While her protocol was initially met with skepticism by traditional doctors and allergists, there is now a clinical trial in the works to document its effectiveness. Perhaps even more compelling is the fact that a number of Thieringer’s patients are children of traditional doctors. Dr. Wayne Altman put two of his sons through her protocol. “We started with traditional methods,” says Altman who is the president of the Family Practice Group in Arlington, Massachusetts, as well as the Jaharis Family Chair of Family Medicine at Tufts University School of Medicine. “First, we saw the traditional local allergist who said get an EpiPen and make sure they don’t eat peanuts or tree nuts, but I became determined to see what else we could do because it made me nervous, both in the present and the future, that there might be some accidental exposure that could be dangerous for them.”
Continuing on the traditional medicine route, Altman sought out a world-renowned allergist and enrolled one of his sons into clinical trials treating allergies through OIT and peanut patch therapy. “Neither of them were really successful,” he says. Then Altman heard about Thieringer and A.R.T. through a colleague that practiced functional medicine. He contacted her and learned about the revolutionary protocol. “Balancing the immune system through radio frequency was new to me; it’s outside the domain of the medical world,” Altman says. “But I’m open-minded, and I recognize that in medicine there’s things that we don’t understand and we can’t see.” Moreover, Altman spoke to a number of Thieringer’s past patients who had been cured by the protocol. “There was enough of a track record to prove that it was working that I thought we should give it a try,” he says. “So I got on the waiting list, eventually got my sons treated, and now they’re cured.”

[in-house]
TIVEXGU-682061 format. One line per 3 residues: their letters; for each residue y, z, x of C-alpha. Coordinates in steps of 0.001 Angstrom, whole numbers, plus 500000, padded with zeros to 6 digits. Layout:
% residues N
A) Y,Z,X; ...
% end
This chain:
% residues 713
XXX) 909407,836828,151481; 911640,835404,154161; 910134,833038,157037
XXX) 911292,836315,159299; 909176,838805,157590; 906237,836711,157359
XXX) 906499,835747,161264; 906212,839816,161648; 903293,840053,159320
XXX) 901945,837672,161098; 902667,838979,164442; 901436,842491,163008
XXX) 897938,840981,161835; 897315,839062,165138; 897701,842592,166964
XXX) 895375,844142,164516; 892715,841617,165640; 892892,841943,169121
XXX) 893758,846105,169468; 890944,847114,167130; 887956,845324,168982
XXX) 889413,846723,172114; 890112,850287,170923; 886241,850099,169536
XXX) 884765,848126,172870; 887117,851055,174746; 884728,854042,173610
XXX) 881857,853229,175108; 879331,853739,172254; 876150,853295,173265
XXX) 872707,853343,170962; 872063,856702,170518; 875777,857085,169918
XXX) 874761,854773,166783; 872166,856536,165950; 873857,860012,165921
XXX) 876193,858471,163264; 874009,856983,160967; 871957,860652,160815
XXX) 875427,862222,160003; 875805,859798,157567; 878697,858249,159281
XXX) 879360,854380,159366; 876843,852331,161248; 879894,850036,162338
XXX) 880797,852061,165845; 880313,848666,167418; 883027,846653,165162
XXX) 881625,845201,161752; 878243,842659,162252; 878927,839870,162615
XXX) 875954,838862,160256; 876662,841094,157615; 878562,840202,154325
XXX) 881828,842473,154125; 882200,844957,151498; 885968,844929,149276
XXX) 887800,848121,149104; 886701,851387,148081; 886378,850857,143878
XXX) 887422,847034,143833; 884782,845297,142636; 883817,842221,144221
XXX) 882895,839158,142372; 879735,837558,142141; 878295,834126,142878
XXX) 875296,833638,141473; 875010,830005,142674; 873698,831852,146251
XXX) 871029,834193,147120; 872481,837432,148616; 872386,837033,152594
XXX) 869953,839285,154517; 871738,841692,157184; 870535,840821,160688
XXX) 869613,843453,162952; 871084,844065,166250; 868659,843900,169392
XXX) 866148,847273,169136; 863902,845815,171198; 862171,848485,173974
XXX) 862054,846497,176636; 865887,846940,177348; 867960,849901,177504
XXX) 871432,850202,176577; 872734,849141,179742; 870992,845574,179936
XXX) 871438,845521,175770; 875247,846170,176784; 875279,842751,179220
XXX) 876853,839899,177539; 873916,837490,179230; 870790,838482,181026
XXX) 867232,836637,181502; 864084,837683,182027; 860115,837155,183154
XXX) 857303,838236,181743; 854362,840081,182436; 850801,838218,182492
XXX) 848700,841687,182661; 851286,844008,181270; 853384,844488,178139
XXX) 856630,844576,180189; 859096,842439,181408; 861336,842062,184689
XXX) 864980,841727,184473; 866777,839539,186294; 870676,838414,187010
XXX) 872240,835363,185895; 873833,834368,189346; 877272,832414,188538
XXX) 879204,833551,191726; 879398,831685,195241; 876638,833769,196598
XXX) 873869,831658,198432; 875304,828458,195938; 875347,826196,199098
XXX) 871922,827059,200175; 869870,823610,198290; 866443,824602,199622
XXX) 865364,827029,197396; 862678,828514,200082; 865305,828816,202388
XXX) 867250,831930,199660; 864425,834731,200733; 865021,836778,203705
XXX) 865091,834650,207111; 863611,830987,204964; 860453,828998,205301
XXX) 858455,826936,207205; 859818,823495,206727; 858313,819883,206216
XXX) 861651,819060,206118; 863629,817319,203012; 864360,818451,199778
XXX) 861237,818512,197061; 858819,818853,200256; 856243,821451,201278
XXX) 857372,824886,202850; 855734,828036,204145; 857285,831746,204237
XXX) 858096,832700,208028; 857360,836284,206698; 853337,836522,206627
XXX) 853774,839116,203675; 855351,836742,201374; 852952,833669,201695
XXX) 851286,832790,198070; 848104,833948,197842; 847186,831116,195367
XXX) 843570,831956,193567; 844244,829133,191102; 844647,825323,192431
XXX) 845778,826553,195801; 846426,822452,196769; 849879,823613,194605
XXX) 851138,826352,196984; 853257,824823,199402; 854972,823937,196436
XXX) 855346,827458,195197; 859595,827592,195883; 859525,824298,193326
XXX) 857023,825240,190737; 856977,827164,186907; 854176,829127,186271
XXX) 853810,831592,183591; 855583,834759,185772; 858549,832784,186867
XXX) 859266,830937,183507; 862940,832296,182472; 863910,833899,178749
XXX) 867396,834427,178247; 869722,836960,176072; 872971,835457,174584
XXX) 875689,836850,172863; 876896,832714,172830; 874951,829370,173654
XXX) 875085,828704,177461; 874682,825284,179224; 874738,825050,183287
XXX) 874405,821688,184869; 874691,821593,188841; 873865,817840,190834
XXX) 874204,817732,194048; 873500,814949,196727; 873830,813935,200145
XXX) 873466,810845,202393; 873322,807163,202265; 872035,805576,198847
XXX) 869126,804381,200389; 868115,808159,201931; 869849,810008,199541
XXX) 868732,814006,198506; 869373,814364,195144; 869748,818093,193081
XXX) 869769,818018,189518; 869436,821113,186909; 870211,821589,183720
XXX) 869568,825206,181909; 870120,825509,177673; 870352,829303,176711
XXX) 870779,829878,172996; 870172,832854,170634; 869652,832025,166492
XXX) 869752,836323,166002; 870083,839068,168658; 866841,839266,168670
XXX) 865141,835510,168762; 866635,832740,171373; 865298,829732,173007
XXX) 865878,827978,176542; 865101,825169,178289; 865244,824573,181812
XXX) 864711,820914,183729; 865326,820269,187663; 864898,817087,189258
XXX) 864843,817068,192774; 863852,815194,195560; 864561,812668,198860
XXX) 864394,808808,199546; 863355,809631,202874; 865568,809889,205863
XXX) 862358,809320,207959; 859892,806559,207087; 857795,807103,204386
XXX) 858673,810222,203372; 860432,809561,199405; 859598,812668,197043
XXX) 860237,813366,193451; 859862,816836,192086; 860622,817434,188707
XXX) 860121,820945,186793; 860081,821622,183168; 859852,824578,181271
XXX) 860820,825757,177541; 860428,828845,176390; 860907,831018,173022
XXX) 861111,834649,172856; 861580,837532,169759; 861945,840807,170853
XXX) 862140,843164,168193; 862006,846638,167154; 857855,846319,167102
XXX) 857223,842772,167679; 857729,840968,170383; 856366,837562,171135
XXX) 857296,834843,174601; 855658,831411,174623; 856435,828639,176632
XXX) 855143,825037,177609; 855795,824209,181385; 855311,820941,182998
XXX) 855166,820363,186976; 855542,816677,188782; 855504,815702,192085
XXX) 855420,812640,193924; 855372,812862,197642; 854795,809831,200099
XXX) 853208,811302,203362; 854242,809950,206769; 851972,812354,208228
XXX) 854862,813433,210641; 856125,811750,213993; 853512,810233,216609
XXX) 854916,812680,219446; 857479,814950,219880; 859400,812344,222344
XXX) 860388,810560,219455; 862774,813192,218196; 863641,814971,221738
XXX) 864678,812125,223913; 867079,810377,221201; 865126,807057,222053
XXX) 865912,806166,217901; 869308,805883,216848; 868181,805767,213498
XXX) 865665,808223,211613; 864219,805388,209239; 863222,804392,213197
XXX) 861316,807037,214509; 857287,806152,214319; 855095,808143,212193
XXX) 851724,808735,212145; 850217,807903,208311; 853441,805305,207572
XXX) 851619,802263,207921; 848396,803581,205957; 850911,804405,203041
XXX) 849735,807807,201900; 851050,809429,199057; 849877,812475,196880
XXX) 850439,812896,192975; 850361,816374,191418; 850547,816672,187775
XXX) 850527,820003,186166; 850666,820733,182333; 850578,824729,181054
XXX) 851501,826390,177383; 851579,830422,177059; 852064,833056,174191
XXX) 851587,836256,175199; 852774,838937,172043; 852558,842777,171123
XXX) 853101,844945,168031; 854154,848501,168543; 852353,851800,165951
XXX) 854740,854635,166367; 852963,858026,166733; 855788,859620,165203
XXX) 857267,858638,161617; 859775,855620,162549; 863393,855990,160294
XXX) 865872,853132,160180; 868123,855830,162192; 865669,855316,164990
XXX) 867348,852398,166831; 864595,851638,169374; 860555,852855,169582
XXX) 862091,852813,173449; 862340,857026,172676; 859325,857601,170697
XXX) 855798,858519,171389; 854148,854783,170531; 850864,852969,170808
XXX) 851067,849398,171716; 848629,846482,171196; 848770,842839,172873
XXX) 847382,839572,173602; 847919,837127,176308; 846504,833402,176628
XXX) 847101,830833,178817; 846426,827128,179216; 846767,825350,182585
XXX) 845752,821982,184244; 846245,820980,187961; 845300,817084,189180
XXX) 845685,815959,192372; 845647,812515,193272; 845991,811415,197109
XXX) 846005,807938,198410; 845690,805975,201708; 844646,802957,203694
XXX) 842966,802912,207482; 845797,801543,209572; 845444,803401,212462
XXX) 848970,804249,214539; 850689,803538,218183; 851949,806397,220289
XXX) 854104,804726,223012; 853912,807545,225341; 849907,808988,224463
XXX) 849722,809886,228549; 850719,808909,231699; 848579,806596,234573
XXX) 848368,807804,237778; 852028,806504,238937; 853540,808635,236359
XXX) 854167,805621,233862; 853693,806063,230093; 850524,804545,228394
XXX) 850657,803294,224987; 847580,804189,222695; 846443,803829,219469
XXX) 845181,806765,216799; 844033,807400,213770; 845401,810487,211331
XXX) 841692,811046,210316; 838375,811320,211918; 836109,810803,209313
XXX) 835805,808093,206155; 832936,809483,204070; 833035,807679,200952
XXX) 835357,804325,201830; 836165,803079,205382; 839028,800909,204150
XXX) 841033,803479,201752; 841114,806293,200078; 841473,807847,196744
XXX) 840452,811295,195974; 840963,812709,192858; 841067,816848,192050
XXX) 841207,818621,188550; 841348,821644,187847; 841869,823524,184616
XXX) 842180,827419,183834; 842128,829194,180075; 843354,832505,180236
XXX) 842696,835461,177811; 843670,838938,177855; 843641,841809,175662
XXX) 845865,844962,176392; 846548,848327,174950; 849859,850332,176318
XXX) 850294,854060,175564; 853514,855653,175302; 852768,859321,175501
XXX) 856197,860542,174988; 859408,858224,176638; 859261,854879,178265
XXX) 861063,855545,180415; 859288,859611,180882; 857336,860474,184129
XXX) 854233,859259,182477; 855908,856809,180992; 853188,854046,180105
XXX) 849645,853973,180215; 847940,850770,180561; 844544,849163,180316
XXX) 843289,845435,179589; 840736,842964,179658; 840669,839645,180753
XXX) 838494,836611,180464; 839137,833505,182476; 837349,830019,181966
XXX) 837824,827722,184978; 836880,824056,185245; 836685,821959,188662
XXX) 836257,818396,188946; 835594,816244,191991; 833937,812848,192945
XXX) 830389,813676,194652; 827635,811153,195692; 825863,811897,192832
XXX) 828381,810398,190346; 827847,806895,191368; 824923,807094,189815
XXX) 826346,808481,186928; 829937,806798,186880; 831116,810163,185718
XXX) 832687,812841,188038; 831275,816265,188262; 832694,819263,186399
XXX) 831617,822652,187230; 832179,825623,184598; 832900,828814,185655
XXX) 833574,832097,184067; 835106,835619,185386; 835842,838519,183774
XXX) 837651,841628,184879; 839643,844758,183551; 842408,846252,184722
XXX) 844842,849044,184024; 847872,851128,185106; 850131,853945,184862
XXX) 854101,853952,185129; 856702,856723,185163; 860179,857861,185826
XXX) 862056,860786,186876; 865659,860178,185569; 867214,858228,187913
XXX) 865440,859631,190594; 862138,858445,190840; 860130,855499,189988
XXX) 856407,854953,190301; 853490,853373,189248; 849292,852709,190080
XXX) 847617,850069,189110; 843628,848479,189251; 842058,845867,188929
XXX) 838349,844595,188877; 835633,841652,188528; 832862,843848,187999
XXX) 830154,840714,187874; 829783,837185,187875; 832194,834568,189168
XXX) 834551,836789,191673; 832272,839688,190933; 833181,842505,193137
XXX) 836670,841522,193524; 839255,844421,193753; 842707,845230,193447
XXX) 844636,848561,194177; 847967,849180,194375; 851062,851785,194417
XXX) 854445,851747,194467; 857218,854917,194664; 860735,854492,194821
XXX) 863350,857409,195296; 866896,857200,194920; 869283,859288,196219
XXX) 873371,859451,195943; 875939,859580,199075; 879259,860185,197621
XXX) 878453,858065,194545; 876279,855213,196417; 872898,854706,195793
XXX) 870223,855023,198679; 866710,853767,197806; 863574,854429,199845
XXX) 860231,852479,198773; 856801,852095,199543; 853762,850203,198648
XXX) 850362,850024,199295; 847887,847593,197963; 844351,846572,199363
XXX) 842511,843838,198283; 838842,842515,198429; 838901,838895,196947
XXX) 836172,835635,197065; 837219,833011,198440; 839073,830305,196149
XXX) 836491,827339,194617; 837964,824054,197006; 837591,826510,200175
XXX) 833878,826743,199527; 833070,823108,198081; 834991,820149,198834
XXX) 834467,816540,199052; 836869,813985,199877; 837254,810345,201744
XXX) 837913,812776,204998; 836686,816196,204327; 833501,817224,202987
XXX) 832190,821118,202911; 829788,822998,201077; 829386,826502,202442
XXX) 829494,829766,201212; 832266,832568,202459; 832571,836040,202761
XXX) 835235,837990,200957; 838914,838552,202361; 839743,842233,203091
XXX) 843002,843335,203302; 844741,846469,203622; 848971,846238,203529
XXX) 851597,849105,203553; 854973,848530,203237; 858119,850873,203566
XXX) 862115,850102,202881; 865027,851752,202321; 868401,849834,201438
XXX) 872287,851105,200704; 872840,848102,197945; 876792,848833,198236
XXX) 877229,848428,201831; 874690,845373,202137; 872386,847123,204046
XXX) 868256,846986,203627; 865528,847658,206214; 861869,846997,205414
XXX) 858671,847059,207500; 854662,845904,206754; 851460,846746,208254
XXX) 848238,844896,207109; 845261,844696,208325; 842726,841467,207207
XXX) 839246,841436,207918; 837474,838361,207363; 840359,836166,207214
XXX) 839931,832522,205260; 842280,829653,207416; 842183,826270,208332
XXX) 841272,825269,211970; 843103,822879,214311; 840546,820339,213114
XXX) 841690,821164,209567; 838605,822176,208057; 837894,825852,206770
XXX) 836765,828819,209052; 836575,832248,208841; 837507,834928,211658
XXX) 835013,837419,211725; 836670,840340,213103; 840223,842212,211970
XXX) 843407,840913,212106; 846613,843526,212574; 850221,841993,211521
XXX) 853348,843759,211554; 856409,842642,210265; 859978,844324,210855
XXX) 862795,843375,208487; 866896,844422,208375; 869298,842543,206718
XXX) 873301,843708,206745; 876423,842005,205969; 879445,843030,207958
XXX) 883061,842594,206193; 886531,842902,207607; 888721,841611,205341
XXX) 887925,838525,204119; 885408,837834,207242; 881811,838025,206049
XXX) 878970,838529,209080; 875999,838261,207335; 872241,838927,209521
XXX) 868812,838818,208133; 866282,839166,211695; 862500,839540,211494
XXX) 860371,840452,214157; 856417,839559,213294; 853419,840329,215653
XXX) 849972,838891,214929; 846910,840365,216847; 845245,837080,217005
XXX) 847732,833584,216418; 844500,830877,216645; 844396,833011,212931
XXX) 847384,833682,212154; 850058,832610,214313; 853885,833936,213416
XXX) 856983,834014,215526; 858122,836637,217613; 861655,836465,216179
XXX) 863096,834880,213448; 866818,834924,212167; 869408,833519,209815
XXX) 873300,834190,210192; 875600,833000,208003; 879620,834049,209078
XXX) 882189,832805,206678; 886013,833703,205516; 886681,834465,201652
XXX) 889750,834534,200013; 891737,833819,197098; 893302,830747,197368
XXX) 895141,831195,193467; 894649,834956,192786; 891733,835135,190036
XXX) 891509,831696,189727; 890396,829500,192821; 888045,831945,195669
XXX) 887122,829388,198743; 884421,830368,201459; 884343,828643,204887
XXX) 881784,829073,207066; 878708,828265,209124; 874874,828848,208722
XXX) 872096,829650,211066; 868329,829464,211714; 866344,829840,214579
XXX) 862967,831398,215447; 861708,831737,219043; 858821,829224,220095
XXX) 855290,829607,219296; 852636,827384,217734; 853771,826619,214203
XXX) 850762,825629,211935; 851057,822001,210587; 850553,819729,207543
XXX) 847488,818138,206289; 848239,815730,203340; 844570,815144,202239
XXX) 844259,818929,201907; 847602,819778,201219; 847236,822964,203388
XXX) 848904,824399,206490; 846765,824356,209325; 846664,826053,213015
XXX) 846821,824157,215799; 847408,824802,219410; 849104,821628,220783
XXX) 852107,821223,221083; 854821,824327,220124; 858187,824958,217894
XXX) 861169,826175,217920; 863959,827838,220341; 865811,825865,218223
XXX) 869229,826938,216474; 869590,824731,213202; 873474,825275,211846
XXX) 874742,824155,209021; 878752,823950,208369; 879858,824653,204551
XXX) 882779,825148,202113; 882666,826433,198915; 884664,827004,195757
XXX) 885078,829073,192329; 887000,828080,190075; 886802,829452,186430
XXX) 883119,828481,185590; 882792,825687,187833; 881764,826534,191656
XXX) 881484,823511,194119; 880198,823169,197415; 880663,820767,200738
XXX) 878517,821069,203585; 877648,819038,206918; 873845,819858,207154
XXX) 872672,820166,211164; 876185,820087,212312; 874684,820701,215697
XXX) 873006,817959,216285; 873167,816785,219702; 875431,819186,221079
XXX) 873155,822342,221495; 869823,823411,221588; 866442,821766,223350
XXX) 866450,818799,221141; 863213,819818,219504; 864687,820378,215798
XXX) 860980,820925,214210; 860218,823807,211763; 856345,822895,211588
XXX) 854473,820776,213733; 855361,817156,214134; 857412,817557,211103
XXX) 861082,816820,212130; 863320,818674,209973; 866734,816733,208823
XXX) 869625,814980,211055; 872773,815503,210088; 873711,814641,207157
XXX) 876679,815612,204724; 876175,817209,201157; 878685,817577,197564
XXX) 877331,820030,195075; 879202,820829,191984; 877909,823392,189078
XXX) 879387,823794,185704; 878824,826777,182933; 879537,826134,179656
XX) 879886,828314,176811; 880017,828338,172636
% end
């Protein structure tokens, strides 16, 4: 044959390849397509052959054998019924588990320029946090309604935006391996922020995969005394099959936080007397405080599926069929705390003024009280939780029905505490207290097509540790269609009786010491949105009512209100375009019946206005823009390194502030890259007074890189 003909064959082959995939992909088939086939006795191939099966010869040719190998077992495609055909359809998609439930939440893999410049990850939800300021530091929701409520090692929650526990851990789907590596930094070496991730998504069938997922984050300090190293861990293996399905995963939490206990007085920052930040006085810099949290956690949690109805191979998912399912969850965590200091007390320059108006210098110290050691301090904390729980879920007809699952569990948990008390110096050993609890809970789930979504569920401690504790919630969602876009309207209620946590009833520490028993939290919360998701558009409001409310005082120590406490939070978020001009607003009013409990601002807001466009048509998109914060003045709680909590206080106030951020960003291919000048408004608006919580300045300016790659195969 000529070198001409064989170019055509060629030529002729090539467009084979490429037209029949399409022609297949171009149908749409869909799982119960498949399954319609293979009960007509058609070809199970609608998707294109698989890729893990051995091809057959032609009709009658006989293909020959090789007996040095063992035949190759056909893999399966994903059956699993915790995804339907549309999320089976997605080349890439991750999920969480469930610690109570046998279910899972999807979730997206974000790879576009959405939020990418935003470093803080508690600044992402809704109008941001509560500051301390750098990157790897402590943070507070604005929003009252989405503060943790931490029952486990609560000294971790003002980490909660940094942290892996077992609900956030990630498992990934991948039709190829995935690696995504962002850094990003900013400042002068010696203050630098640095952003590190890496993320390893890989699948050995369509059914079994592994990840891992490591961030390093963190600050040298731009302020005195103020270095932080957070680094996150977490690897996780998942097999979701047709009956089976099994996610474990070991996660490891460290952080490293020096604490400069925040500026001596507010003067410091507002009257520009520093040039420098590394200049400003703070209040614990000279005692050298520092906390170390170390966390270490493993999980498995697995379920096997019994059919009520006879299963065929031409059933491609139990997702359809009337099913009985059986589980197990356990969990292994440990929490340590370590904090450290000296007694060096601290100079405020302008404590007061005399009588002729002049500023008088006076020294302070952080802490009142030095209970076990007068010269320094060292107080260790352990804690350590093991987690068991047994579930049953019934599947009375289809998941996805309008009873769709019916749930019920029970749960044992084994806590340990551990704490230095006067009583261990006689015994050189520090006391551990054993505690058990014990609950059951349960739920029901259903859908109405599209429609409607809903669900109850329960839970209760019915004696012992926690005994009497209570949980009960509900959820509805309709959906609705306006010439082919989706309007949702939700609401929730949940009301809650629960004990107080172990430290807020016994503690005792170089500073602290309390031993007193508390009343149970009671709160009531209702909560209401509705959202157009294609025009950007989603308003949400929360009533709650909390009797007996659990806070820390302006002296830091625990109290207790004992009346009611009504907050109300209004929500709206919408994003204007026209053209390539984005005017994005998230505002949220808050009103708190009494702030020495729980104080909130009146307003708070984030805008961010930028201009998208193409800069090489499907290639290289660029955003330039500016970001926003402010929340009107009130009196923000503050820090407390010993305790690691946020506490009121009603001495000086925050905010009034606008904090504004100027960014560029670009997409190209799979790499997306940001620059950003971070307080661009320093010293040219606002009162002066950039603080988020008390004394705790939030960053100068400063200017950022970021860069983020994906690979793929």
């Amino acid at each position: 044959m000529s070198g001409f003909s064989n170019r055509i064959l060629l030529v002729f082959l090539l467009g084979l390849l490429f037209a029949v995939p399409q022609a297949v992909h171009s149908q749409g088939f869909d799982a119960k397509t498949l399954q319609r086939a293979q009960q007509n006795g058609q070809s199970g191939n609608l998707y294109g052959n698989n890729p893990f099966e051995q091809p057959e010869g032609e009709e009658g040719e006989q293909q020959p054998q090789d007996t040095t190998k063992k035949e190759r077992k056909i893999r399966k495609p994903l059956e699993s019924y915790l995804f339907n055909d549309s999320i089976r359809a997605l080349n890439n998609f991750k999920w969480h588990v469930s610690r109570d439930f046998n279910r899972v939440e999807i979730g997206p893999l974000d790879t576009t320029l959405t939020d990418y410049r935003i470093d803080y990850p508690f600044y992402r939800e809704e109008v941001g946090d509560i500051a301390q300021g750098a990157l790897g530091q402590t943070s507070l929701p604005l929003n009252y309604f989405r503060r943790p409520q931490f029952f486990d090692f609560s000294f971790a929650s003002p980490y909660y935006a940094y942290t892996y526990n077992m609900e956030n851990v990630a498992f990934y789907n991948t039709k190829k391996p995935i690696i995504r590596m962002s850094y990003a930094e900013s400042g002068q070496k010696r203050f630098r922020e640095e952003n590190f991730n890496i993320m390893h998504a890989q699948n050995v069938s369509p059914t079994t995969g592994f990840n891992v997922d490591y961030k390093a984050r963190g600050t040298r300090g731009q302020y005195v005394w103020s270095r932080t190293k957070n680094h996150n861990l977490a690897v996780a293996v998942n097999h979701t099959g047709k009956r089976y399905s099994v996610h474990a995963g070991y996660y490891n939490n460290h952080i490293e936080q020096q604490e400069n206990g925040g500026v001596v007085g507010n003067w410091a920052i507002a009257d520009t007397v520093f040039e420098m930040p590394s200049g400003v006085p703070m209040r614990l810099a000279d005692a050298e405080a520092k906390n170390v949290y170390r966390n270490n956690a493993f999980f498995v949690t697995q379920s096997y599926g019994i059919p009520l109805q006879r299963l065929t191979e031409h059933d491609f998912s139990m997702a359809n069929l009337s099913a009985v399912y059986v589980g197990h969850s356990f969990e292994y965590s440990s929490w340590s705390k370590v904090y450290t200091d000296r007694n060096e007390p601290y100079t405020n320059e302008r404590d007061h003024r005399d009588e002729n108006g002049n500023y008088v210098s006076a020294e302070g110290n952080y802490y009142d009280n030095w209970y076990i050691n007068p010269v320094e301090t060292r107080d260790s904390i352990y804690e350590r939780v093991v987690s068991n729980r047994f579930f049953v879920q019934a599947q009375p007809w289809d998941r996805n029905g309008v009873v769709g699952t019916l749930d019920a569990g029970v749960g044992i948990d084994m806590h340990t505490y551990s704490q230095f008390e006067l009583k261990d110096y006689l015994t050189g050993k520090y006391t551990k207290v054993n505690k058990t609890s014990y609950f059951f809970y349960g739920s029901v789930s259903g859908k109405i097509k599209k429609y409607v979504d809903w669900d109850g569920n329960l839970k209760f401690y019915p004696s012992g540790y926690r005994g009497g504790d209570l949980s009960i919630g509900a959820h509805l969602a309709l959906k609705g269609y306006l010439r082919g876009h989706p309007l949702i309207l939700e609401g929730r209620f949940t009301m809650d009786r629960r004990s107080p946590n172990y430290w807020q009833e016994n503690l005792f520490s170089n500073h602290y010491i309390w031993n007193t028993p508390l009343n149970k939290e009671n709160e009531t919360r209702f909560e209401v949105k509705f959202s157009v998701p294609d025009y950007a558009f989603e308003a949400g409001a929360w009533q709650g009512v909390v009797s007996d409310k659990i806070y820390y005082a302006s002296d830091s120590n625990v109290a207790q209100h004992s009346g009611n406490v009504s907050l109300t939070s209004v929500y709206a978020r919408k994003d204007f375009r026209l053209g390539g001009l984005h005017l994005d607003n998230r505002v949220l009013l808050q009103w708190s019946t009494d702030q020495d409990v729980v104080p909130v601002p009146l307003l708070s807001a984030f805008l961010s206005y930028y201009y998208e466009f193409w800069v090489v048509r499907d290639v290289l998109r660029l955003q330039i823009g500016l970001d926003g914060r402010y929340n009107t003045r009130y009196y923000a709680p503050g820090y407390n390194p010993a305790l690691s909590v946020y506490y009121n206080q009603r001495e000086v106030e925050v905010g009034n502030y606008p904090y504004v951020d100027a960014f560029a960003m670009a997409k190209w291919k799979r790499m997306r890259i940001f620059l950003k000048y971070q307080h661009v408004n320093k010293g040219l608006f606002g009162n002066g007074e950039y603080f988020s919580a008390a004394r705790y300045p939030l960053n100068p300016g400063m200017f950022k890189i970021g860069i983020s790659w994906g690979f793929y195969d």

As a professor at Tufts Medical School, Altman is currently helping roll out a study to be published in mainstream medical research documenting the results of A.R.T. in what he described as “a rigorously scientific manner.” With those studies in place, he believes that A.R.T. will become a mainstream treatment of food allergies. “The biggest challenge is scaling this,” Altman says.
While Thieringer personally has a long waiting list of more than four hundred people, she has spent the last three years training others in her protocol and is in the process of opening A.R.T. centers across the country. “We’re starting a movement to eradicate food allergies,” she says. “We’re scaling this so we can safely see the most amount of people possible.” At press time, Thieringer was in the process of expanding her center in Lexington, Massachusetts, while plans were in the works for New York City and elsewhere across the country.
Taking a seat in Thieringer’s office a little more than a year ago, my wife and I were initially struck by all of the photos. Hundreds of smiling children adorn her walls. Some are holding out a slice of pizza, while others are spooning a bowl of ice cream with peanuts on top. Thieringer informed us that our daughter had one of the most severe cases of eczema that she had ever encountered and her half-dozen food allergies were likely to be equally acute. But as she had said to so many families before us, Thieringer promised that she could fix it—and a year later, she is well on her way to fulfilling that pledge.
Today, my daughter’s skin is not only completely clear of eczema, but she’s already eating eggs, dairy, fish and gluten. And not just in small “bite-safe” doses; she eats a cheese omelet and washes it down with a glass of milk—a breakfast that could have killed her this time last year. Over the course of the next year, we’ll begin introducing treenuts and peanuts. By the time our daughter is able to order for herself at a restaurant, her food allergies will likely be just a distant story that she will have no memory of. Whether our own trauma as parents witnessing her go into anaphylaxis will heal, time will only tell. NEL